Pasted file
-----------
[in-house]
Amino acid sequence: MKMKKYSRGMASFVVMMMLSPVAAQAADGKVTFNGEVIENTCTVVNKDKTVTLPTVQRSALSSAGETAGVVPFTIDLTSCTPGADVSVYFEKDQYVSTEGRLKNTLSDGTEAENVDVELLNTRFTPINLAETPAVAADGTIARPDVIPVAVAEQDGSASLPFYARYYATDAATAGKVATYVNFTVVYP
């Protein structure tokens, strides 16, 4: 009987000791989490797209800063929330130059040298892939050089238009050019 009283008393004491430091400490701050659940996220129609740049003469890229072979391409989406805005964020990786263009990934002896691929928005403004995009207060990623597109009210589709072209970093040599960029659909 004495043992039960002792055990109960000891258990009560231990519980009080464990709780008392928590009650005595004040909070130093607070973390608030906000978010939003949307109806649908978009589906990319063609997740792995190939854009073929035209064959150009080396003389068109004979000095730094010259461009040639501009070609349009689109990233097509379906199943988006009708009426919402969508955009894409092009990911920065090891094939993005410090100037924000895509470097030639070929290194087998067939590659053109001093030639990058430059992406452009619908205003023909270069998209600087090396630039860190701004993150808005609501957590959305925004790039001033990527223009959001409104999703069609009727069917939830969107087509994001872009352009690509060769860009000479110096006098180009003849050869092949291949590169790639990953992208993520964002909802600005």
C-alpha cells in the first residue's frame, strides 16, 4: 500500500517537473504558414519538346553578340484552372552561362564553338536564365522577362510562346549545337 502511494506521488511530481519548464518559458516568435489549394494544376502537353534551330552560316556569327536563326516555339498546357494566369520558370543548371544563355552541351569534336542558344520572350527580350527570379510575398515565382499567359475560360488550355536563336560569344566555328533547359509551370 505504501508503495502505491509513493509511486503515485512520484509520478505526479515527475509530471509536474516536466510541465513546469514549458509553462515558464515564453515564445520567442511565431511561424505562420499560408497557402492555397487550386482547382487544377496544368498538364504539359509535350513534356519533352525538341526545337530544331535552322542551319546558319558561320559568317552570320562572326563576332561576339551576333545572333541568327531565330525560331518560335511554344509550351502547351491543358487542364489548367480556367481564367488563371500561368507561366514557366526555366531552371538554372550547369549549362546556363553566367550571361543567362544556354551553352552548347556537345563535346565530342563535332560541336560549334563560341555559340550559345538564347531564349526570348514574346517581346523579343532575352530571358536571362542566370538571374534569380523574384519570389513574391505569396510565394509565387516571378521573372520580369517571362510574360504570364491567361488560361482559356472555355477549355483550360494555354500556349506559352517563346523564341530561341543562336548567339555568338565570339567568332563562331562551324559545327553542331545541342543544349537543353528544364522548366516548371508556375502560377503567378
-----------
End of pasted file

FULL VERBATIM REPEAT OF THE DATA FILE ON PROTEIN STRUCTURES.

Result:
[in-house]
Amino acid sequence: MKMKKYSRGMASFVVMMMLSPVAAQAADGKVTFNGEVIENTCTVVNKDKTVTLPTVQRSALSSAGETAGVVPFTIDLTSCTPGADVSVYFEKDQYVSTEGRLKNTLSDGTEAENVDVELLNTRFTPINLAETPAVAADGTIARPDVIPVAVAEQDGSASLPFYARYYATDAATAGKVATYVNFTVVYP
């Protein structure tokens, strides 16, 4: 009987000791989490797209800063929330130059040298892939050089238009050019 009283008393004491430091400490701050659940996220129609740049003469890229072979391409989406805005964020990786263009990934002896691929928005403004995009207060990623597109009210589709072209970093040599960029659909 004495043992039960002792055990109960000891258990009560231990519980009080464990709780008392928590009650005595004040909070130093607070973390608030906000978010939003949307109806649908978009589906990319063609997740792995190939854009073929035209064959150009080396003389068109004979000095730094010259461009040639501009070609349009689109990233097509379906199943988006009708009426919402969508955009894409092009990911920065090891094939993005410090100037924000895509470097030639070929290194087998067939590659053109001093030639990058430059992406452009619908205003023909270069998209600087090396630039860190701004993150808005609501957590959305925004790039001033990527223009959001409104999703069609009727069917939830969107087509994001872009352009690509060769860009000479110096006098180009003849050869092949291949590169790639990953992208993520964002909802600005």
C-alpha cells in the first residue's frame, strides 16, 4: 500500500517537473504558414519538346553578340484552372552561362564553338536564365522577362510562346549545337 502511494506521488511530481519548464518559458516568435489549394494544376502537353534551330552560316556569327536563326516555339498546357494566369520558370543548371544563355552541351569534336542558344520572350527580350527570379510575398515565382499567359475560360488550355536563336560569344566555328533547359509551370 505504501508503495502505491509513493509511486503515485512520484509520478505526479515527475509530471509536474516536466510541465513546469514549458509553462515558464515564453515564445520567442511565431511561424505562420499560408497557402492555397487550386482547382487544377496544368498538364504539359509535350513534356519533352525538341526545337530544331535552322542551319546558319558561320559568317552570320562572326563576332561576339551576333545572333541568327531565330525560331518560335511554344509550351502547351491543358487542364489548367480556367481564367488563371500561368507561366514557366526555366531552371538554372550547369549549362546556363553566367550571361543567362544556354551553352552548347556537345563535346565530342563535332560541336560549334563560341555559340550559345538564347531564349526570348514574346517581346523579343532575352530571358536571362542566370538571374534569380523574384519570389513574391505569396510565394509565387516571378521573372520580369517571362510574360504570364491567361488560361482559356472555355477549355483550360494555354500556349506559352517563346523564341530561341543562336548567339555568338565570339567568332563562331562551324559545327553542331545541342543544349537543353528544364522548366516548371508556375502560377503567378